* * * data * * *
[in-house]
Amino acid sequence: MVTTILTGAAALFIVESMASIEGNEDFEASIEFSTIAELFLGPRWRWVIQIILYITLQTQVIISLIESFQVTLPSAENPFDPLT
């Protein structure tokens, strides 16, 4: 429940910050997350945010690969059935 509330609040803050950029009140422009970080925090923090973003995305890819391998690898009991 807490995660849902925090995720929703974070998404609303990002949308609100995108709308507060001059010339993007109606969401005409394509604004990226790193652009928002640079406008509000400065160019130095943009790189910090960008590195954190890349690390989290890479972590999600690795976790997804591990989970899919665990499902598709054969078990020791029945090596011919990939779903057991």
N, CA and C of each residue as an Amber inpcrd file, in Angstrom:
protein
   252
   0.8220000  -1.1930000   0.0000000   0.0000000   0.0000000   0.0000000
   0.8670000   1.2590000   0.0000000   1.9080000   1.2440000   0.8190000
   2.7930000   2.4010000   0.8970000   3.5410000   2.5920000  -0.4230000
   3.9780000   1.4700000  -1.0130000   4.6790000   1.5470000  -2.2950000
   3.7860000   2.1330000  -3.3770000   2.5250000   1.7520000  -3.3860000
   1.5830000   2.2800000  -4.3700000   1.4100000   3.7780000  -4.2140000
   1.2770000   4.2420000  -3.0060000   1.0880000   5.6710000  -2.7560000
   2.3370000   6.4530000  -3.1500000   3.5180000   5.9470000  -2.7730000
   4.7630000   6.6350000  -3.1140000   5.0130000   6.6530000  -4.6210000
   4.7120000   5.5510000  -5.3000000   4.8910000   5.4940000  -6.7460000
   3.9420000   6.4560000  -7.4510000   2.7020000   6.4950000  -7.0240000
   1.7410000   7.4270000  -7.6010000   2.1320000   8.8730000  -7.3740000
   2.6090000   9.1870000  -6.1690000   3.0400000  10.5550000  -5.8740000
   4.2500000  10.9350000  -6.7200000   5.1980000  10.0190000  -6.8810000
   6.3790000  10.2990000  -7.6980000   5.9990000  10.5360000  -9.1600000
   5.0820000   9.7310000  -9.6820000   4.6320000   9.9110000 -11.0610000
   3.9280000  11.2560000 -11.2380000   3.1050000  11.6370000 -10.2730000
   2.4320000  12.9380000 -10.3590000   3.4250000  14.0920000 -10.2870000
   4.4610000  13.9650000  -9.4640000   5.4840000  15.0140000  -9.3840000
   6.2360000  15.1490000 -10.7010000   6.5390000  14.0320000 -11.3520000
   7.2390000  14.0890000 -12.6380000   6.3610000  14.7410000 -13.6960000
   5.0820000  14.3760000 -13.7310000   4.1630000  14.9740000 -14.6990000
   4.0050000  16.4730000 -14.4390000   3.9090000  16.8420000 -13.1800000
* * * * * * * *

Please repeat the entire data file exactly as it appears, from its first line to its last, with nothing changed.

[in-house]
Amino acid sequence: MVTTILTGAAALFIVESMASIEGNEDFEASIEFSTIAELFLGPRWRWVIQIILYITLQTQVIISLIESFQVTLPSAENPFDPLT
């Protein structure tokens, strides 16, 4: 429940910050997350945010690969059935 509330609040803050950029009140422009970080925090923090973003995305890819391998690898009991 807490995660849902925090995720929703974070998404609303990002949308609100995108709308507060001059010339993007109606969401005409394509604004990226790193652009928002640079406008509000400065160019130095943009790189910090960008590195954190890349690390989290890479972590999600690795976790997804591990989970899919665990499902598709054969078990020791029945090596011919990939779903057991």
N, CA and C of each residue as an Amber inpcrd file, in Angstrom:
protein
   252
   0.8220000  -1.1930000   0.0000000   0.0000000   0.0000000   0.0000000
   0.8670000   1.2590000   0.0000000   1.9080000   1.2440000   0.8190000
   2.7930000   2.4010000   0.8970000   3.5410000   2.5920000  -0.4230000
   3.9780000   1.4700000  -1.0130000   4.6790000   1.5470000  -2.2950000
   3.7860000   2.1330000  -3.3770000   2.5250000   1.7520000  -3.3860000
   1.5830000   2.2800000  -4.3700000   1.4100000   3.7780000  -4.2140000
   1.2770000   4.2420000  -3.0060000   1.0880000   5.6710000  -2.7560000
   2.3370000   6.4530000  -3.1500000   3.5180000   5.9470000  -2.7730000
   4.7630000   6.6350000  -3.1140000   5.0130000   6.6530000  -4.6210000
   4.7120000   5.5510000  -5.3000000   4.8910000   5.4940000  -6.7460000
   3.9420000   6.4560000  -7.4510000   2.7020000   6.4950000  -7.0240000
   1.7410000   7.4270000  -7.6010000   2.1320000   8.8730000  -7.3740000
   2.6090000   9.1870000  -6.1690000   3.0400000  10.5550000  -5.8740000
   4.2500000  10.9350000  -6.7200000   5.1980000  10.0190000  -6.8810000
   6.3790000  10.2990000  -7.6980000   5.9990000  10.5360000  -9.1600000
   5.0820000   9.7310000  -9.6820000   4.6320000   9.9110000 -11.0610000
   3.9280000  11.2560000 -11.2380000   3.1050000  11.6370000 -10.2730000
   2.4320000  12.9380000 -10.3590000   3.4250000  14.0920000 -10.2870000
   4.4610000  13.9650000  -9.4640000   5.4840000  15.0140000  -9.3840000
   6.2360000  15.1490000 -10.7010000   6.5390000  14.0320000 -11.3520000
   7.2390000  14.0890000 -12.6380000   6.3610000  14.7410000 -13.6960000
   5.0820000  14.3760000 -13.7310000   4.1630000  14.9740000 -14.6990000
   4.0050000  16.4730000 -14.4390000   3.9090000  16.8420000 -13.1800000